The Fix allows Nick Dothée to defend his diagnosis of ADD and use of the wildly over-prescribed drug Ritalin:
I think I thought I’d wake up one day and this would be fixed – a non-issue. I’d be cured; no longer in constant pursuit of getting my fix, but rather I’d just have it in me, always – the clarity I had as a kid.
ADD: Attention Deficit Disorder. This disorder, and the drugs associated it, have been all-the-buzz in the media for at least a decade or so, but it’s been my daily reality for much longer; I’ve been haunted by those three letters for most of my life.
I was officially diagnosed with ADD, and prescribed Ritalin by the family doctor, around the third grade. Back then, I’d spit out the little yellow pills in the playground drinking fountain at recess. I was convinced that the substance did nothing for me other than make me nauseous. This was a Nick that had no interest in altering his personality in any way. By the fourth grade I made it quite clear to my teachers and parents, who urged me to focus in class and control my hyper behavior so as not to disturb the other children, that my main interest was moving forward in my career. I had already informed my mother, when I was eight, that I had to quit the local choir and begin to build my résumé, but some things bear repeating. A play or performance of any kind was always more powerful than the Ritalin. My attention and focus was laser sharp when it came to a stage and the opportunity to perform.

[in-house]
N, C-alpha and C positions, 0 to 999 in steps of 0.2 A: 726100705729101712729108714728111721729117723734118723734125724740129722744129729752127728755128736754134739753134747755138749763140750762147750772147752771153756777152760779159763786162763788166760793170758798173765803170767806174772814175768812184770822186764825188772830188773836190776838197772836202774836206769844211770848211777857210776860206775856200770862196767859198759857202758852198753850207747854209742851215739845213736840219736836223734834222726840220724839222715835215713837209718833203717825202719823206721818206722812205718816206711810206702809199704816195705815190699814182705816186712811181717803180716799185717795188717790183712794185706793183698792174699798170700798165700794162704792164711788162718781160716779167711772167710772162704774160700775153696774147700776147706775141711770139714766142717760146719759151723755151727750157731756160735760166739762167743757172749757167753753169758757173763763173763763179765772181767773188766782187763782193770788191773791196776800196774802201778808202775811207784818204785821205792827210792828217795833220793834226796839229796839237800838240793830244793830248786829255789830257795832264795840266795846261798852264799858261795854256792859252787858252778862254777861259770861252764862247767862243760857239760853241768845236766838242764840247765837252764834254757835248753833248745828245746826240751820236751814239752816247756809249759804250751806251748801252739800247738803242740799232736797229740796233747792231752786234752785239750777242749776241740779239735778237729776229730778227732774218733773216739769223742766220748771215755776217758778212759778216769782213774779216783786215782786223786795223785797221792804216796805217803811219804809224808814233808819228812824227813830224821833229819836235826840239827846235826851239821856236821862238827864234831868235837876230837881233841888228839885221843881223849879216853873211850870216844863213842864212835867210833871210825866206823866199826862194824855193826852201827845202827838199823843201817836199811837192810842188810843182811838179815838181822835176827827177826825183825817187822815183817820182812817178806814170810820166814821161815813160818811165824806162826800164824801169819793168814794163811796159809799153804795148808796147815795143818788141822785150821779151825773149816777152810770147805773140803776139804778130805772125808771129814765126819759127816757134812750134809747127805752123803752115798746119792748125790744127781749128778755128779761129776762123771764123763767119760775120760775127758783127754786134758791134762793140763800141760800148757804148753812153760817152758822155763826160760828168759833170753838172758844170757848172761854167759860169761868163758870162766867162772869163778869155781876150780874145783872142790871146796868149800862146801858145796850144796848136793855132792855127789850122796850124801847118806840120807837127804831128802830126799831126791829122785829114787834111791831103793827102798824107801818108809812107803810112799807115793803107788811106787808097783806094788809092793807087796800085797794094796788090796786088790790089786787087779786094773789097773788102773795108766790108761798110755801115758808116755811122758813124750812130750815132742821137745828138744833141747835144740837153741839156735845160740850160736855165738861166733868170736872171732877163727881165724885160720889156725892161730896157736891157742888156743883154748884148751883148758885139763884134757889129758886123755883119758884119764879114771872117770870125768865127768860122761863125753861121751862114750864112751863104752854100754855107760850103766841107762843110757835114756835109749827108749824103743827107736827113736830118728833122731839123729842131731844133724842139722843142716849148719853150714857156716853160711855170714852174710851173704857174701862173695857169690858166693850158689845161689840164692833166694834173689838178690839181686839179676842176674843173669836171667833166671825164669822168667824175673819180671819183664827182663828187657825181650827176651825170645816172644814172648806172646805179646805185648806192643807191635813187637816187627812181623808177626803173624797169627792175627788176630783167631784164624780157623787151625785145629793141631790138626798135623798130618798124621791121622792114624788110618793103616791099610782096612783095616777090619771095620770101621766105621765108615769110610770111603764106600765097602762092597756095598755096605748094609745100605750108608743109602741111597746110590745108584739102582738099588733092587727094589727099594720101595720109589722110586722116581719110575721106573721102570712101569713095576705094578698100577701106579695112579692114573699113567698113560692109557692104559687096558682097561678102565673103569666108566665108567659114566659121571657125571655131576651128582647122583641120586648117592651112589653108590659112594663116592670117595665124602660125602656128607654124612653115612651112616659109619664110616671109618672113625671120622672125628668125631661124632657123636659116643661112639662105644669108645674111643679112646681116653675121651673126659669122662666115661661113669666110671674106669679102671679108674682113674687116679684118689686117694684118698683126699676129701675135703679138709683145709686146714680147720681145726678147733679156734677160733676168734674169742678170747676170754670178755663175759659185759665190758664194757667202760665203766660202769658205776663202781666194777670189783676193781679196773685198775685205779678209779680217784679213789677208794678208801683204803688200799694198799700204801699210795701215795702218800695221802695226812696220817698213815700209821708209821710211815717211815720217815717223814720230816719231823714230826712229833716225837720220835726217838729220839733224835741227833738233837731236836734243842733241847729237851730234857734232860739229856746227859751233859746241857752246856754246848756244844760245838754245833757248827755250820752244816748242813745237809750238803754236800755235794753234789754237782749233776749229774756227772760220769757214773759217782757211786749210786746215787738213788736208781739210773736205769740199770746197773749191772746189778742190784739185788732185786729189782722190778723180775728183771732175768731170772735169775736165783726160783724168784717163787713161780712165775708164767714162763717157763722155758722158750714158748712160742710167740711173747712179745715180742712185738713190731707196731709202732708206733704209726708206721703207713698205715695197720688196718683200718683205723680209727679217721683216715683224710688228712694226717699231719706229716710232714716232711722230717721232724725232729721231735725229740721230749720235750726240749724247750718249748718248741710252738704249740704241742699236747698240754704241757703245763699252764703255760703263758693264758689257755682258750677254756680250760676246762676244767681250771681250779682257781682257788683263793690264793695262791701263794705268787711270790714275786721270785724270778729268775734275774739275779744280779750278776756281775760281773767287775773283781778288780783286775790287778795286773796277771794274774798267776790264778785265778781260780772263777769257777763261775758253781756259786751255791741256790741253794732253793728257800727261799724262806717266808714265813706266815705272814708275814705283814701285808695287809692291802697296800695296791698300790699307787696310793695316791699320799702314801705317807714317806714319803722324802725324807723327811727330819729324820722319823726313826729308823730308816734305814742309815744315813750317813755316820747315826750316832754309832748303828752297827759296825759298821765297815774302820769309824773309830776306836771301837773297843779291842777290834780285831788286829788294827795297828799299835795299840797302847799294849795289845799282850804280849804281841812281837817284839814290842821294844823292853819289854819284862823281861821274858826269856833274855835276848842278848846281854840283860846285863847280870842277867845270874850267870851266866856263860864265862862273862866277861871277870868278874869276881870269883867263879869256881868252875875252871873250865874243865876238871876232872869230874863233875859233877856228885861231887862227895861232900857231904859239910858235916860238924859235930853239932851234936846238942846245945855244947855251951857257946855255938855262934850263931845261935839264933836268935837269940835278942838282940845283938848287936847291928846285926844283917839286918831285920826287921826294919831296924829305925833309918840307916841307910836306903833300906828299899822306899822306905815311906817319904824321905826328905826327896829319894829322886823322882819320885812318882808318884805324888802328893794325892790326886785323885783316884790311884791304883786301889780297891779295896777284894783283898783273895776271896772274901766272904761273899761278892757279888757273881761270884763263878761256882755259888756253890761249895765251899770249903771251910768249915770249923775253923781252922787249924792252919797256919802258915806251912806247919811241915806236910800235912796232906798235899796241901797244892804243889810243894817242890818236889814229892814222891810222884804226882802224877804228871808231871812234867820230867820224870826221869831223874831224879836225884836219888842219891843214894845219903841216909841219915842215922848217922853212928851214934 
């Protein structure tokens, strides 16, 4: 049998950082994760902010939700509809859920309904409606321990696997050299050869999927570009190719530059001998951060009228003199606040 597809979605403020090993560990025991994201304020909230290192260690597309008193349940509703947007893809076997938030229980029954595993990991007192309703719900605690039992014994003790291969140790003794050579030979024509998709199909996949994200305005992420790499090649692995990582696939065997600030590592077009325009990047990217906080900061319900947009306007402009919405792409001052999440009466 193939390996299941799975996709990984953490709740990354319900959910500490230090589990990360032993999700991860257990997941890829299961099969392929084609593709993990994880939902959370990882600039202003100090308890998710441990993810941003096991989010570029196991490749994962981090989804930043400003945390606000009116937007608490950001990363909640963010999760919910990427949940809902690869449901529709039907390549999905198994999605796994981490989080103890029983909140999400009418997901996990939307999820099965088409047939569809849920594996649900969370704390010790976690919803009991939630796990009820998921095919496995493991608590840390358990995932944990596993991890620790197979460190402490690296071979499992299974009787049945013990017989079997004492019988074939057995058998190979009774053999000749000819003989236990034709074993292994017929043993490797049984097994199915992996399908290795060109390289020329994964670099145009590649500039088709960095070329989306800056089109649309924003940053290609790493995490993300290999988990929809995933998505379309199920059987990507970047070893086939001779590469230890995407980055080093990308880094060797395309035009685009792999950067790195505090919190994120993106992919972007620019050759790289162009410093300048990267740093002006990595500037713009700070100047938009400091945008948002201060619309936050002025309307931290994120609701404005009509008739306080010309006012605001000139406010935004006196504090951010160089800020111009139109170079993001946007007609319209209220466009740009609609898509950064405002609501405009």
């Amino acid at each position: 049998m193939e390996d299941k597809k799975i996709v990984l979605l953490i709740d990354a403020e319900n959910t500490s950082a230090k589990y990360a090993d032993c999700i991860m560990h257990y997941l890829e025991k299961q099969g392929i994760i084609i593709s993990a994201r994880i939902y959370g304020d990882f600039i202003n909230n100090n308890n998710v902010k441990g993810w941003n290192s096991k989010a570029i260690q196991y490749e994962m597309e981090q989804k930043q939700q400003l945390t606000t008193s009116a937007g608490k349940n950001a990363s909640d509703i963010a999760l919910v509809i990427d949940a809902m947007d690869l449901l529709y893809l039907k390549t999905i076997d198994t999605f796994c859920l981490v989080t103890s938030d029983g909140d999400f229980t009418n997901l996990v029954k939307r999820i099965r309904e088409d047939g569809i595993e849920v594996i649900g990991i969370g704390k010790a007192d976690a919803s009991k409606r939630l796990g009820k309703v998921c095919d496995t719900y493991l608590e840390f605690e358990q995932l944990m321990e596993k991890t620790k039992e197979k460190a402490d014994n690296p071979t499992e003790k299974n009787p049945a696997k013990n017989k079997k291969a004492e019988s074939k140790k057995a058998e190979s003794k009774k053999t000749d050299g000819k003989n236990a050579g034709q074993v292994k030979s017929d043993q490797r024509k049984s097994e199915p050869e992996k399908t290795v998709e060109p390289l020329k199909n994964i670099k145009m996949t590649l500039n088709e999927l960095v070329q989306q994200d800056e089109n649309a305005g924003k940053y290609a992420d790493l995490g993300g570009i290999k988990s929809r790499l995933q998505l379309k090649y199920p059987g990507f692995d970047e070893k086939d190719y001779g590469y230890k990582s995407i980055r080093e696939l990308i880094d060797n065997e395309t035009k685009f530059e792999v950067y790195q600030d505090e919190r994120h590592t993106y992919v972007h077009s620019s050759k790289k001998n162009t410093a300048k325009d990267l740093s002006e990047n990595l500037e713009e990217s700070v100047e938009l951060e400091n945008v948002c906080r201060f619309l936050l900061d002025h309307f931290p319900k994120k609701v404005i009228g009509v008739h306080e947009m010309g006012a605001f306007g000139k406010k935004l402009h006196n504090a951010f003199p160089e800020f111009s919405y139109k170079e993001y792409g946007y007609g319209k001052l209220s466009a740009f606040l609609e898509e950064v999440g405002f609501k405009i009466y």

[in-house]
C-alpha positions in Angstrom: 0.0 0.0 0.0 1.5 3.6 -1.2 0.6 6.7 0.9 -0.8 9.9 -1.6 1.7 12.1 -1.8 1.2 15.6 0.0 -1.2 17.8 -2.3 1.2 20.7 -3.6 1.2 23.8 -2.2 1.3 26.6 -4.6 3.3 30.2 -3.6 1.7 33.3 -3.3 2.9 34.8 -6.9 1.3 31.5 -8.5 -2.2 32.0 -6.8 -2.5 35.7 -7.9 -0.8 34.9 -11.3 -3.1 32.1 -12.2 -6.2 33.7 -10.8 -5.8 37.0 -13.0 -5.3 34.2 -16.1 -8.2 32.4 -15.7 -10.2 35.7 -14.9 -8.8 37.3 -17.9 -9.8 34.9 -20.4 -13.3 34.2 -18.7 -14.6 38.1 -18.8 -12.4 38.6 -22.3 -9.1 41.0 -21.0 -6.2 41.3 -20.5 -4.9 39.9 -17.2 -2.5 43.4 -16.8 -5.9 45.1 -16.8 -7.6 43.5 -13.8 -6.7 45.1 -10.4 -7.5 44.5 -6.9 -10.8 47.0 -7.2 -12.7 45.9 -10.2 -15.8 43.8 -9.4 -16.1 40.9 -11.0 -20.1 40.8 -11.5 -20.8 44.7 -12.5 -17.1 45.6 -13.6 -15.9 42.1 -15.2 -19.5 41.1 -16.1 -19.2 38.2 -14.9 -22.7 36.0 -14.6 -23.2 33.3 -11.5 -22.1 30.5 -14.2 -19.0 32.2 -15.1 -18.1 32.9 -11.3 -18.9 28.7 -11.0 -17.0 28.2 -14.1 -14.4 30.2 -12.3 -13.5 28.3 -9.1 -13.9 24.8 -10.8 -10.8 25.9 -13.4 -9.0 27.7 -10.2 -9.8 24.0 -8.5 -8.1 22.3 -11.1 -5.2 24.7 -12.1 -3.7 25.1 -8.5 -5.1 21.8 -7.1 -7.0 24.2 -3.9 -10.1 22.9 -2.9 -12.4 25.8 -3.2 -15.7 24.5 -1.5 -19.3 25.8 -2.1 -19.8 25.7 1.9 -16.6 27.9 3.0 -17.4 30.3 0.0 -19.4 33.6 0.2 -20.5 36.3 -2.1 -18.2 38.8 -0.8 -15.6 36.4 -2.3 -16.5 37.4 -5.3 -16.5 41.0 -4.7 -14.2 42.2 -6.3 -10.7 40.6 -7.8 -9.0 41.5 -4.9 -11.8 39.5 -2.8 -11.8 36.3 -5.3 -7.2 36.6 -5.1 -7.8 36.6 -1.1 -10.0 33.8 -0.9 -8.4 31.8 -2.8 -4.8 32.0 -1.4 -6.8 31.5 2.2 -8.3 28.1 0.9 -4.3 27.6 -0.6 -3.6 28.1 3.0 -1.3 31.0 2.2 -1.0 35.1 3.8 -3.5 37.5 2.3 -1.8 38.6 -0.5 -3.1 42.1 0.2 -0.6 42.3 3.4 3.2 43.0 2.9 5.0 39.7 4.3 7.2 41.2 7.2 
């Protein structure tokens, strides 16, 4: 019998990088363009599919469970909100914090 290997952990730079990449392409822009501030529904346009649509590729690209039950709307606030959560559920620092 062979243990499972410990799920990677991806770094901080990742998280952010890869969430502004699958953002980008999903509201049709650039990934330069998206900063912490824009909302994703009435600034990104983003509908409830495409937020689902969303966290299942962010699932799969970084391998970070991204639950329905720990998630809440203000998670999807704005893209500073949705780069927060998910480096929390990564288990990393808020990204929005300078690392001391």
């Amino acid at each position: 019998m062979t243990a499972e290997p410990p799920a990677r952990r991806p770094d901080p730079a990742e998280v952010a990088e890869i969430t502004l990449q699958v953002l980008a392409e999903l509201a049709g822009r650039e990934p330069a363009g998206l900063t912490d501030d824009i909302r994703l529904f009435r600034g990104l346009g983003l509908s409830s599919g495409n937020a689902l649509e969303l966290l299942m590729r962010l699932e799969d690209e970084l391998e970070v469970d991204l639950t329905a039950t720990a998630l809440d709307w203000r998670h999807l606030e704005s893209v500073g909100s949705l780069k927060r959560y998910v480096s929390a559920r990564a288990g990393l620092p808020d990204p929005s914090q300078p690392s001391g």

Today we know that ADD affects not only children but also adults that have either always had the chemical imbalance or acquired it from lifestyle-changing circumstances such as addiction and substance abuse. For adults, with or without ADD, it’s all about the Adderall.
Around 25, after fulfilling my childhood plan of moving to NYC, I started taking my medication – and then some. The rejection I hadn’t prepared myself for caused me not only to seek therapy for a pain I couldn’t relieve, it also began a cycle of self-medicating with drugs (legal and otherwise) and alcohol. Anything I could find to quiet the relentless and often harsh thoughts spinning at an overwhelming and sometimes paralyzing pace.
Over the years, I’ve noticed that people casually diagnose themselves with ADD. Guess what, not always listening or being able to pay attention is not ADD, it’s human. People downplay the severity of this chemical imbalance, and as I get older and struggle with the link between my ADD and my addictions, the flippancy people have about ADD is beginning to piss me off. ADD is real, and can often be crippling to someone who is desperately trying to function in society and follow through with his or her life goals on a day-to-day basis. ADD or ADHD (adding in some hyperactivity is all) is not just an excuse to prescribe fun drugs for people to pawn off to their friends without the disorder. That’s just a perk…
[continues at The Fix]